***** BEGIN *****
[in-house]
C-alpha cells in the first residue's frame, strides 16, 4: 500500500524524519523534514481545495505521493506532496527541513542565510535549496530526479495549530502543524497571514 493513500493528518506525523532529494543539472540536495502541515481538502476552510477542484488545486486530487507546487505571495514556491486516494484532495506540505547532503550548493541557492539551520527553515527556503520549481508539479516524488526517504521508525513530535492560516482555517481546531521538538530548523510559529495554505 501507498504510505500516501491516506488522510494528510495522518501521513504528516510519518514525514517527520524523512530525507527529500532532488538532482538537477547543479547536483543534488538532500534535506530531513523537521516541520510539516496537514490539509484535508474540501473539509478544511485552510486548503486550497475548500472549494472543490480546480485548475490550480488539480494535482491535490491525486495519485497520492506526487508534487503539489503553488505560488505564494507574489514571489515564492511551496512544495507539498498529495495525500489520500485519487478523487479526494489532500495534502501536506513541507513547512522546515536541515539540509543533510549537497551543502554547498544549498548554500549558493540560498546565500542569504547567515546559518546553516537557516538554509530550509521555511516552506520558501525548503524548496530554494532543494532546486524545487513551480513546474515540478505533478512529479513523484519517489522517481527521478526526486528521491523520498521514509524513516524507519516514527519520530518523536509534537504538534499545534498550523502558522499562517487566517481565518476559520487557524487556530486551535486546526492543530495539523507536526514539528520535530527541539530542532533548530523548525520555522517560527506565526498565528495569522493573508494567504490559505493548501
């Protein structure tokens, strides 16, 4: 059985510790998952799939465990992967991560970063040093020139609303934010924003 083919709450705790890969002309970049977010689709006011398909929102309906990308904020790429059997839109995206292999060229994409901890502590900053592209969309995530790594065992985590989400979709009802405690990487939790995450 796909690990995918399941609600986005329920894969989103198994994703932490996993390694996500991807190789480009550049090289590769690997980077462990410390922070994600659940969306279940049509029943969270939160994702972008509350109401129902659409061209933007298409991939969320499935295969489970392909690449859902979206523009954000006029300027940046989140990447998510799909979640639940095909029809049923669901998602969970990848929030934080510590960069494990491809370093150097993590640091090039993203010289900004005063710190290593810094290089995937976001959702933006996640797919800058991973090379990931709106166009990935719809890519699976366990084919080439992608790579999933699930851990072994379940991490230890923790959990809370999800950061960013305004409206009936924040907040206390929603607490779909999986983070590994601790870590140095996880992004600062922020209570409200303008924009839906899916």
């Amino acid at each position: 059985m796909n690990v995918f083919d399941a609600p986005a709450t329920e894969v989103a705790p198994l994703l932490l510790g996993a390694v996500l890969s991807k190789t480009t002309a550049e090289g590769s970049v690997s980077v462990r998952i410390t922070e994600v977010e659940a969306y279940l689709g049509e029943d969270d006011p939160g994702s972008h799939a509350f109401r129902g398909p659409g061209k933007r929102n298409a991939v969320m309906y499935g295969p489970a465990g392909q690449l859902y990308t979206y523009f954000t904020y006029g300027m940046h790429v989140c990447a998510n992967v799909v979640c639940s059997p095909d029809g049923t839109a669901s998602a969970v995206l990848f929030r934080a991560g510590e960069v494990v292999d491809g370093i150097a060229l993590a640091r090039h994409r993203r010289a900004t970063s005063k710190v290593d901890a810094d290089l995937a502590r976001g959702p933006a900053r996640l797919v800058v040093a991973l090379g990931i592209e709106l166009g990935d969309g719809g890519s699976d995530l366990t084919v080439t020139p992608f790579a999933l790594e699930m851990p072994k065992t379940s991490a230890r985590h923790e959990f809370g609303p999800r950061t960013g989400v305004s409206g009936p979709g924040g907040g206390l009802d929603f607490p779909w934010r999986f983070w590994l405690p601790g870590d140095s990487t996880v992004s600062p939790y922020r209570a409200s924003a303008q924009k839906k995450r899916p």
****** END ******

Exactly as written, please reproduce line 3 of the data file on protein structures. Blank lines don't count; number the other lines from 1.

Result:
């Protein structure tokens, strides 16, 4: 059985510790998952799939465990992967991560970063040093020139609303934010924003 083919709450705790890969002309970049977010689709006011398909929102309906990308904020790429059997839109995206292999060229994409901890502590900053592209969309995530790594065992985590989400979709009802405690990487939790995450 796909690990995918399941609600986005329920894969989103198994994703932490996993390694996500991807190789480009550049090289590769690997980077462990410390922070994600659940969306279940049509029943969270939160994702972008509350109401129902659409061209933007298409991939969320499935295969489970392909690449859902979206523009954000006029300027940046989140990447998510799909979640639940095909029809049923669901998602969970990848929030934080510590960069494990491809370093150097993590640091090039993203010289900004005063710190290593810094290089995937976001959702933006996640797919800058991973090379990931709106166009990935719809890519699976366990084919080439992608790579999933699930851990072994379940991490230890923790959990809370999800950061960013305004409206009936924040907040206390929603607490779909999986983070590994601790870590140095996880992004600062922020209570409200303008924009839906899916």